The changing face of silk


Silk and silk sarees have always played a central role in the lives of Indian women. No wedding, festival, or auspicious occasion is complete without silk sarees. Over time large retail chains started to own the narrative on silk, especially in the South. A few of these retail chains succeeded in cornering a large share of the market. They became destination stores. In fact, they came to be so successful that they failed to notice the not-so-subtle shifts that had taken place with their consumers. They failed to notice that Indian women have changed.

Retail chains have always operated on the assumption that silk sarees are occasion-based purchases. Purchases made by the family for a young woman or purchases made by a husband for his wife. This central assumption is far from the truth today. It is far from the truth on two counts. The kind of person a young Indian woman aspires to be today is someone who is financially independent, someone free to choose the kind of life that she wants to lead. More importantly, there are already enough such women in India today. They are not dependent on their husbands and fathers anymore. Silk retail brands have not yet woken up to this fact.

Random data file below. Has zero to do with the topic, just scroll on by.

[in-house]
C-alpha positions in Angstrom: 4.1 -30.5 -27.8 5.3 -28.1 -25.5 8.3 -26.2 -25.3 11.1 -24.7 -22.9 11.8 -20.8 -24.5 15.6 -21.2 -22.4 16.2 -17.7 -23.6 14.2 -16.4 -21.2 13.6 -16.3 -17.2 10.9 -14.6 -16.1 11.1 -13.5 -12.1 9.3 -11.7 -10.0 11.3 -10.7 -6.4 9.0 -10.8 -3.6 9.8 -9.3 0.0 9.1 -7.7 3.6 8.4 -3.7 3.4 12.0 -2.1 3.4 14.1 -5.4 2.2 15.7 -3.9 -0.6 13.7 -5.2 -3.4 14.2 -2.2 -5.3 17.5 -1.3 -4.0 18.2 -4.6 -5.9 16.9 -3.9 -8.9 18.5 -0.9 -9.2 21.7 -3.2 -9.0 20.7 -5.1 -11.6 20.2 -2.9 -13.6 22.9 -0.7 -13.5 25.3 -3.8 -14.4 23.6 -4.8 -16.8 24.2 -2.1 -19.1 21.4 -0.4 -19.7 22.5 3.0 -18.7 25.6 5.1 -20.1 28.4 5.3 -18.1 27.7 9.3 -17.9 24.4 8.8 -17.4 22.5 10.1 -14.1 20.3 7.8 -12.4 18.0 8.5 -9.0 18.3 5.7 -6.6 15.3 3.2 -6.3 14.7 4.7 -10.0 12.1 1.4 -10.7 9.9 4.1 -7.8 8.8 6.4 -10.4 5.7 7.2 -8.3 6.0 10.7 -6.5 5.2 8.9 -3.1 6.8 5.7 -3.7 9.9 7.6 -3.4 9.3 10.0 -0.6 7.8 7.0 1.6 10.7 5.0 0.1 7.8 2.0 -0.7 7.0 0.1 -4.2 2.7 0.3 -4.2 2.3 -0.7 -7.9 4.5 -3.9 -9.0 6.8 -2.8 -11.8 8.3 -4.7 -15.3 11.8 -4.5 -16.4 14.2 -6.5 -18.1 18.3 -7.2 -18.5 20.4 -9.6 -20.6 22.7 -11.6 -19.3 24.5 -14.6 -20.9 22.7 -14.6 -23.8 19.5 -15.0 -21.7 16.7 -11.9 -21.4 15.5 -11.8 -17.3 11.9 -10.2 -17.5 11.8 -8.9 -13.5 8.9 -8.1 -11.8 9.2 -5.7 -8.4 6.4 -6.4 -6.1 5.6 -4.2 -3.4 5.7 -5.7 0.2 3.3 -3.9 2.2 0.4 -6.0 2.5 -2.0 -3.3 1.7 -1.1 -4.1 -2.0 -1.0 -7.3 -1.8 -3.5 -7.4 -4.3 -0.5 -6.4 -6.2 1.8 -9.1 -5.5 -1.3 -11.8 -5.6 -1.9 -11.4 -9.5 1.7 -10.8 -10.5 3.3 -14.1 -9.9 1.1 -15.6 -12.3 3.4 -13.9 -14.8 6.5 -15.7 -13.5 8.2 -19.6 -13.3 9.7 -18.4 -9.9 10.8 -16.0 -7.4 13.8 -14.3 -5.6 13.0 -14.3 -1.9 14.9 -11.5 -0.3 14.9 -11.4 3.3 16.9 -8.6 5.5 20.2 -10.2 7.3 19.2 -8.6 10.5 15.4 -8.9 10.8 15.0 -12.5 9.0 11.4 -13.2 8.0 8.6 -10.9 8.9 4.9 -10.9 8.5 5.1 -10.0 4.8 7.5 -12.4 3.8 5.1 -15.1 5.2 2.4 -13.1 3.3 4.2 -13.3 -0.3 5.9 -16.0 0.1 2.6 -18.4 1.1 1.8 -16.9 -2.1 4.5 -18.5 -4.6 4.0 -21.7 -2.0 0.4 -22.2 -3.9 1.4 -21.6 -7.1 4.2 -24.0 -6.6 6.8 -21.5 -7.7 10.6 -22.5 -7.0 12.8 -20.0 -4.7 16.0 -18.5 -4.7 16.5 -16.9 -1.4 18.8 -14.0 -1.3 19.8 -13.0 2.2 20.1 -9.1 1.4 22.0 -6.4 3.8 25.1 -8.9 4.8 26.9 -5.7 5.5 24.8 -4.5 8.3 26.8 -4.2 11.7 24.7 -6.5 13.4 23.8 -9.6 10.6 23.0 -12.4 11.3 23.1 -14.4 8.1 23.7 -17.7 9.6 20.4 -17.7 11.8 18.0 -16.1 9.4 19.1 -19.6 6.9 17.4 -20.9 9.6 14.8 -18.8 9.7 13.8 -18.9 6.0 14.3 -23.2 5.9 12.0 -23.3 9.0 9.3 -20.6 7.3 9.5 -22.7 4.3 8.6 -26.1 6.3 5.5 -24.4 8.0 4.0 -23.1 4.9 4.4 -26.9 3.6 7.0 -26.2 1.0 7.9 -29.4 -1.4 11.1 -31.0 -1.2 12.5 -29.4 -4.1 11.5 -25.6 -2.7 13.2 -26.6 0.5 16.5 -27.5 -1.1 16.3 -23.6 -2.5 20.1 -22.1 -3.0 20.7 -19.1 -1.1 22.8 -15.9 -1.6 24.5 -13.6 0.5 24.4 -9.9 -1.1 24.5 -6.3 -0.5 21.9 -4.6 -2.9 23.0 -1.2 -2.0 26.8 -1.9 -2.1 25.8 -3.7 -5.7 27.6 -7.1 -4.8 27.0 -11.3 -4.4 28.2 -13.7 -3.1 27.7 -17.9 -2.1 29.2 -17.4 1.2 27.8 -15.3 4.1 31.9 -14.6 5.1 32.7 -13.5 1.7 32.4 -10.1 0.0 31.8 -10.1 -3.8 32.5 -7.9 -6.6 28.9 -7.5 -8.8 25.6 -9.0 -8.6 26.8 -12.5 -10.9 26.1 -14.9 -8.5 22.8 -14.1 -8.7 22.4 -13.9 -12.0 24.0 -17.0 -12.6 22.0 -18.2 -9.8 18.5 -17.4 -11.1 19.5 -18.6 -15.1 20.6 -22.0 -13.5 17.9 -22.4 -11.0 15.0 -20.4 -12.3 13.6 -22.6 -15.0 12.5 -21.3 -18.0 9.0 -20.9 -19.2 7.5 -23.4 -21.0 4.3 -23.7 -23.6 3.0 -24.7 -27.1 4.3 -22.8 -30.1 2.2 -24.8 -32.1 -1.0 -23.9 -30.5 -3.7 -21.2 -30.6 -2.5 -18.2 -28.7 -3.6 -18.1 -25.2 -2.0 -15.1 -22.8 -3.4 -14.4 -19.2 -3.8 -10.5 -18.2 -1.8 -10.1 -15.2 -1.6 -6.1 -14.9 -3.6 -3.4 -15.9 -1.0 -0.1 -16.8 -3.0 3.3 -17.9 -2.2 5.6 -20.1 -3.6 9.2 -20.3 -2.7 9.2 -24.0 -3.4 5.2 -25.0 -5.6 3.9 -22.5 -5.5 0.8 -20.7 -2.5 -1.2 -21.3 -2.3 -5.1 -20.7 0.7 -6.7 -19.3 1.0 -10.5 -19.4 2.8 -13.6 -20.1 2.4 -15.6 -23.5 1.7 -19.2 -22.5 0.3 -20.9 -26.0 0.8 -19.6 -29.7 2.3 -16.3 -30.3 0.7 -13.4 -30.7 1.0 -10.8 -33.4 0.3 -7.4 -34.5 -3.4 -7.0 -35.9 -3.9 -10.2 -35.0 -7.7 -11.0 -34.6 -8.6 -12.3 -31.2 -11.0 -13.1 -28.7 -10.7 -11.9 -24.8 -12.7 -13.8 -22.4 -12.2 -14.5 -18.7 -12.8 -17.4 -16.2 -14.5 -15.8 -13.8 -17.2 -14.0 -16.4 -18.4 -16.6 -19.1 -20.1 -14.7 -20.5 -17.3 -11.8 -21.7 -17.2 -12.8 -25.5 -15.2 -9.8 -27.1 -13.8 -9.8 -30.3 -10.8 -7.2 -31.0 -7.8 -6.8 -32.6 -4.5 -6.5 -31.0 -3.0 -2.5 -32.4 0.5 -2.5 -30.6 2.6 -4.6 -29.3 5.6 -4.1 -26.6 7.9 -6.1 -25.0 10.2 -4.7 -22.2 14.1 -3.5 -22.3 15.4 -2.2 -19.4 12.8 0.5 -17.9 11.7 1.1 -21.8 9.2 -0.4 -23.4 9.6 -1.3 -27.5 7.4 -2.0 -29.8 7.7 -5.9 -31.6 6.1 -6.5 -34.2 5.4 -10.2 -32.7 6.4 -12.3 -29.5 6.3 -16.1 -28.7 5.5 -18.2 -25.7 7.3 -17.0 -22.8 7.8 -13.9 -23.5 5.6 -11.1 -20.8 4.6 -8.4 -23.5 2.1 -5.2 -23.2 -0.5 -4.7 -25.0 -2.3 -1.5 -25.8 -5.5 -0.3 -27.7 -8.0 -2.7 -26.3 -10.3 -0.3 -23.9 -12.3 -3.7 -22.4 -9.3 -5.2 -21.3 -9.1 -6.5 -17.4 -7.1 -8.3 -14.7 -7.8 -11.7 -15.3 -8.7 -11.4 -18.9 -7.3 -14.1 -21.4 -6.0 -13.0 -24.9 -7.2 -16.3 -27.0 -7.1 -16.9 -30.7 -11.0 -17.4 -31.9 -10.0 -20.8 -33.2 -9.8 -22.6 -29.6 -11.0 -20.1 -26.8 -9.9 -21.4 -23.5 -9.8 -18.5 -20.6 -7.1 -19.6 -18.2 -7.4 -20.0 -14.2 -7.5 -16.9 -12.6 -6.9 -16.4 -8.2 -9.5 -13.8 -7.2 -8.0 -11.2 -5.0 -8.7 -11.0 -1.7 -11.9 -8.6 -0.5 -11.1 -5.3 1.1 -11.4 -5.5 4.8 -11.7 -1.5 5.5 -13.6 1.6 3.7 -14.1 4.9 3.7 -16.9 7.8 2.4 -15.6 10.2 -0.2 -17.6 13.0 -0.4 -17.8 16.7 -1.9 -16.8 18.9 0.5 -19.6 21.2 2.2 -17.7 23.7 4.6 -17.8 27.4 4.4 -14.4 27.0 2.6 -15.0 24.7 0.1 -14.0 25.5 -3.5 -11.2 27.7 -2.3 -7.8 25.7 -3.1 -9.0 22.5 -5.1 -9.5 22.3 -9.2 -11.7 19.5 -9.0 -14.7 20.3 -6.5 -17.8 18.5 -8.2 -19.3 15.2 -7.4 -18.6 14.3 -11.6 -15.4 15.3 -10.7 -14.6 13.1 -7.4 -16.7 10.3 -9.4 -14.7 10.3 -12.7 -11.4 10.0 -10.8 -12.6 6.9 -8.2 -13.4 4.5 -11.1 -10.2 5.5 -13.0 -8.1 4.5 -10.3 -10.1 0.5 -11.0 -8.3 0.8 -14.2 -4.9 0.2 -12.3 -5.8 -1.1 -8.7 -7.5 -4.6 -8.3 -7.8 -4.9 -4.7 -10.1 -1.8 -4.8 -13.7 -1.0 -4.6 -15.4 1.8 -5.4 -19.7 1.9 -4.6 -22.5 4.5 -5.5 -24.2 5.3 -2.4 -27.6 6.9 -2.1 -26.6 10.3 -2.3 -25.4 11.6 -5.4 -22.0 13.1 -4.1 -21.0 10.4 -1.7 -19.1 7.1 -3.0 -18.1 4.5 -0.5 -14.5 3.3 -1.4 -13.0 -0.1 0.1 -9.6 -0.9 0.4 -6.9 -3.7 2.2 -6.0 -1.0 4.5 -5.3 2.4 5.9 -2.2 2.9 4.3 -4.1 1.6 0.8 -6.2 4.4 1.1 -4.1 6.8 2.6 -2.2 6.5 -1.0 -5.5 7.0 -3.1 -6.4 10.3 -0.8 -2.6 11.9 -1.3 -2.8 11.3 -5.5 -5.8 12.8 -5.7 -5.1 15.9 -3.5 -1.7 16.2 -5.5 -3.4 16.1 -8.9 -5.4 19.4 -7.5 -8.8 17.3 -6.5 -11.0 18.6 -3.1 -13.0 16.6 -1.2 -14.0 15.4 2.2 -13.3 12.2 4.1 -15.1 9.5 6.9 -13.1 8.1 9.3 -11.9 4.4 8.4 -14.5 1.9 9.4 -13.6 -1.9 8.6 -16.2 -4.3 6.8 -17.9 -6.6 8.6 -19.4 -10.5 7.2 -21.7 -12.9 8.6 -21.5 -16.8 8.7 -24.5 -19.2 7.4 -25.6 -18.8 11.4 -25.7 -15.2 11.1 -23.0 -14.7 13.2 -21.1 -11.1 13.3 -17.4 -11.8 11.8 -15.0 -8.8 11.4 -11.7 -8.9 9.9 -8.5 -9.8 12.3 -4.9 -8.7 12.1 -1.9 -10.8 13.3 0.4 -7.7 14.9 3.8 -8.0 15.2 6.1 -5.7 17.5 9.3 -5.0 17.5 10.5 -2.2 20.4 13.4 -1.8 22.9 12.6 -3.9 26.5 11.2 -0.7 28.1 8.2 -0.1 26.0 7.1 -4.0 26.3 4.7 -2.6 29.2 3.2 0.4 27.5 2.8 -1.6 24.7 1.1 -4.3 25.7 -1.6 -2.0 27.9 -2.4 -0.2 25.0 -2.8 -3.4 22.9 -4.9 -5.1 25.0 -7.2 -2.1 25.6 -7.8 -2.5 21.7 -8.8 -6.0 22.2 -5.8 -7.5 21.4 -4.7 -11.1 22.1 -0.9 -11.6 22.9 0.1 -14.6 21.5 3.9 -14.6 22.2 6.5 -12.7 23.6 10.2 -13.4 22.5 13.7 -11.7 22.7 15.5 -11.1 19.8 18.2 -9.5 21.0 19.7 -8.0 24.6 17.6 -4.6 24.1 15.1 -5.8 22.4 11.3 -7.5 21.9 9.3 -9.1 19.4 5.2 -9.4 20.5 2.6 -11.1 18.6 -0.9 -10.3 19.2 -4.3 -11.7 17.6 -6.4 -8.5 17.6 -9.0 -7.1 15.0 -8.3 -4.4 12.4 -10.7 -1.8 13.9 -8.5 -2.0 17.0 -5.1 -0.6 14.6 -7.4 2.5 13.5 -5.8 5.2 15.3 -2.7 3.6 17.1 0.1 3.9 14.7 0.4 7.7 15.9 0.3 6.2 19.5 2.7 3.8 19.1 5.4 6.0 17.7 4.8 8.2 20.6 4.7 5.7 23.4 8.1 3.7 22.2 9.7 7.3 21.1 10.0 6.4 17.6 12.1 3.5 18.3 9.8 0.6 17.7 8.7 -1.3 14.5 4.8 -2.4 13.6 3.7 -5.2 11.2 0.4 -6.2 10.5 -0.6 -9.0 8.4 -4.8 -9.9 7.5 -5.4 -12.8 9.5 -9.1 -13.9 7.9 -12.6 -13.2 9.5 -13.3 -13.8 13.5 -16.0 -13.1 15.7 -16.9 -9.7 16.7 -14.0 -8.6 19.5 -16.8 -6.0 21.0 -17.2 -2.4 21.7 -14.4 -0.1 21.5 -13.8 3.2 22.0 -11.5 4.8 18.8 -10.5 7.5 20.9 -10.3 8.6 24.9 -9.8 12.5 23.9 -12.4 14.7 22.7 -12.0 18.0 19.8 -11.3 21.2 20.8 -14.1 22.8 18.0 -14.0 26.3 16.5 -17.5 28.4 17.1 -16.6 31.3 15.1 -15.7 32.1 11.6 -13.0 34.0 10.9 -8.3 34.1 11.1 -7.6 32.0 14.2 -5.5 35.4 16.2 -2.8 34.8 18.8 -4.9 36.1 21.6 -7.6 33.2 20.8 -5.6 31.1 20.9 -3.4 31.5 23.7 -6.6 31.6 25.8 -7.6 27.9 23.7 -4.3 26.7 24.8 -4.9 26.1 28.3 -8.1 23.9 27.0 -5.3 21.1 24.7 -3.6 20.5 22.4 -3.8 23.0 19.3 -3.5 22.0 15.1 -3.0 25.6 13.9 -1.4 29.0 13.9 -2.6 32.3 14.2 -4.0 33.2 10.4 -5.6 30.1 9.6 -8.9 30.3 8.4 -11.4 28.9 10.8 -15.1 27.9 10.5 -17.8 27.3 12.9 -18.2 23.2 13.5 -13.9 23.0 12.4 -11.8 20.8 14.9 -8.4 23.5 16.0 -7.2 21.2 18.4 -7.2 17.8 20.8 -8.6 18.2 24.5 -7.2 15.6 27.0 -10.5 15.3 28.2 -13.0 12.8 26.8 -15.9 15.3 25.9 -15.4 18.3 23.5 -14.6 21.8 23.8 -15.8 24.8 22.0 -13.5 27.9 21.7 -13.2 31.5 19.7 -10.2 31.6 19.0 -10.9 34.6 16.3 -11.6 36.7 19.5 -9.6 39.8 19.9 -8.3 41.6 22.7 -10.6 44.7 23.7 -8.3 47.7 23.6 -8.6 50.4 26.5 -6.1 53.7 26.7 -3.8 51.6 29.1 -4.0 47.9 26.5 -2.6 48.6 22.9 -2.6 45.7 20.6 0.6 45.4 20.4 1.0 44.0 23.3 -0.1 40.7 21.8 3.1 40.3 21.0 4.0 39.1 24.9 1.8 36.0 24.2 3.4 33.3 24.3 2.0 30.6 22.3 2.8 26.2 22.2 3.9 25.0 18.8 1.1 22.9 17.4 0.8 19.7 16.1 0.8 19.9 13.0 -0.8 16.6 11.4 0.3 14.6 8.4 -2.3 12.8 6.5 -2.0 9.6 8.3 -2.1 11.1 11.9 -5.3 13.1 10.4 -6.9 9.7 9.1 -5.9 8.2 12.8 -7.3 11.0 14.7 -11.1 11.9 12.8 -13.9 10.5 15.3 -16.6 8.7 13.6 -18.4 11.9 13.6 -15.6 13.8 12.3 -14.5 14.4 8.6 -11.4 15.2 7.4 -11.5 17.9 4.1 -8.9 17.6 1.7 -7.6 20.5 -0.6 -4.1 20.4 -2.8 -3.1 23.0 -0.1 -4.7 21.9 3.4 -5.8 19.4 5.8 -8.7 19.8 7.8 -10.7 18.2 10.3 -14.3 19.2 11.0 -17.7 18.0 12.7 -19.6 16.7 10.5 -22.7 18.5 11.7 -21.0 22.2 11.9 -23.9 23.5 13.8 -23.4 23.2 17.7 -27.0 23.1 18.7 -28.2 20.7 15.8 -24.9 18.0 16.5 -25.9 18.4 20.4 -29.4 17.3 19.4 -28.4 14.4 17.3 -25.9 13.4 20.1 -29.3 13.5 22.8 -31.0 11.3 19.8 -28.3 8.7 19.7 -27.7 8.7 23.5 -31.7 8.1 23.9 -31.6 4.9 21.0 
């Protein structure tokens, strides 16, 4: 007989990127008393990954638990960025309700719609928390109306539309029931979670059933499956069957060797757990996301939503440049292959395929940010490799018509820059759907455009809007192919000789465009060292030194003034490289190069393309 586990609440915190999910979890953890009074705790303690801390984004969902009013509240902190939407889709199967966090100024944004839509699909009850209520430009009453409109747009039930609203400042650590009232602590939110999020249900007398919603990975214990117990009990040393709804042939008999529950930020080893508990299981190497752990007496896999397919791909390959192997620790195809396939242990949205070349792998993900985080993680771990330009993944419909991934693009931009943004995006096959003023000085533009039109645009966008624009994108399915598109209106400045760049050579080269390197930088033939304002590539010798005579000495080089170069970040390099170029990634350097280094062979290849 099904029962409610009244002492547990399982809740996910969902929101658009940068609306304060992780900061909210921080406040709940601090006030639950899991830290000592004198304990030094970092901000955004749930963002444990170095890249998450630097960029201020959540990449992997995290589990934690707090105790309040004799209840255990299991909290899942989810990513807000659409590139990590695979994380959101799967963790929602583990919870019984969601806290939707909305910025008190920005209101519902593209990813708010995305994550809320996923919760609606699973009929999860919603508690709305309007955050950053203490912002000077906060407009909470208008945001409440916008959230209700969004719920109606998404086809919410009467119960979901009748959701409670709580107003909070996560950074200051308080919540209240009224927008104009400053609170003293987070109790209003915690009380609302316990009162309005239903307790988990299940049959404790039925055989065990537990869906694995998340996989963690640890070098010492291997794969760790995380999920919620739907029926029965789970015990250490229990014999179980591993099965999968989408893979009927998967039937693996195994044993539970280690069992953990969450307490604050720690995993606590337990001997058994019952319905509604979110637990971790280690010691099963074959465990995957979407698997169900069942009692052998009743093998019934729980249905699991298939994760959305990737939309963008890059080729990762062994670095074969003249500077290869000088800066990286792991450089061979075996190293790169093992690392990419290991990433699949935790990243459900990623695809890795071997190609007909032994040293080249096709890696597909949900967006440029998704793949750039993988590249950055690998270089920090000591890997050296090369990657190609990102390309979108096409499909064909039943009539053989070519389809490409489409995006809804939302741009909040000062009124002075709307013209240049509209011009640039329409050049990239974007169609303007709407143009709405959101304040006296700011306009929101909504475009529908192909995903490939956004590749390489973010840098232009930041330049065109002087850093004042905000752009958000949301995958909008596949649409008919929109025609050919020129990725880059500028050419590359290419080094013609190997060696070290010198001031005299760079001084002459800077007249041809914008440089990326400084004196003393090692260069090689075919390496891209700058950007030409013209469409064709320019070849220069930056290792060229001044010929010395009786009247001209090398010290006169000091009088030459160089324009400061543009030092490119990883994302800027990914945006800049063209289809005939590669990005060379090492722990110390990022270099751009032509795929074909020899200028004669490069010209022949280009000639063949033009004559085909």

But there is something fascinating happening beyond this fact. We are seeing the emergence of a niche silk saree consumer. This segment could be small in size, but it is huge in terms of the influence it wields. These are women who we call the silk prosumer. They are married working women who are between their early thirties and late forties. They relate to silk sarees the same way a single malt connoisseur relates to single malts.  They are passionate about silk sarees, they have a deep knowledge about silk sarees, and they advertise their passion in no uncertain terms. What we found most interesting is that they seem to be brand agnostic. They don’t care about brands because brands don’t care about them. They are adventurous. They buy from small online stores. They make it a point to visit looms when they travel and buy directly from the weaver.

By ignoring this segment silk retail brands are not just losing out on a current business opportunity. They are virtually surrendering their ability to influence the narrative around silk sarees in India.


About the author

Suresh Mohankumar

A seasoned strategist with 28 years of experience conceiving, launching and growing some of India’s biggest brands, Suresh, has worked as the head of Strategic Planning in large advertising agencies.

He is known for breaking down complex situations to bring meaningful insights to the surface in order to arrive at a water-tight strategy.

He has handled a variety of categories like Automobiles, Jewelry, FMCG, AlcoBev, Leisure, Food, Fashion, Retail, Technology, New Media, etc.

By Suresh Mohankumar

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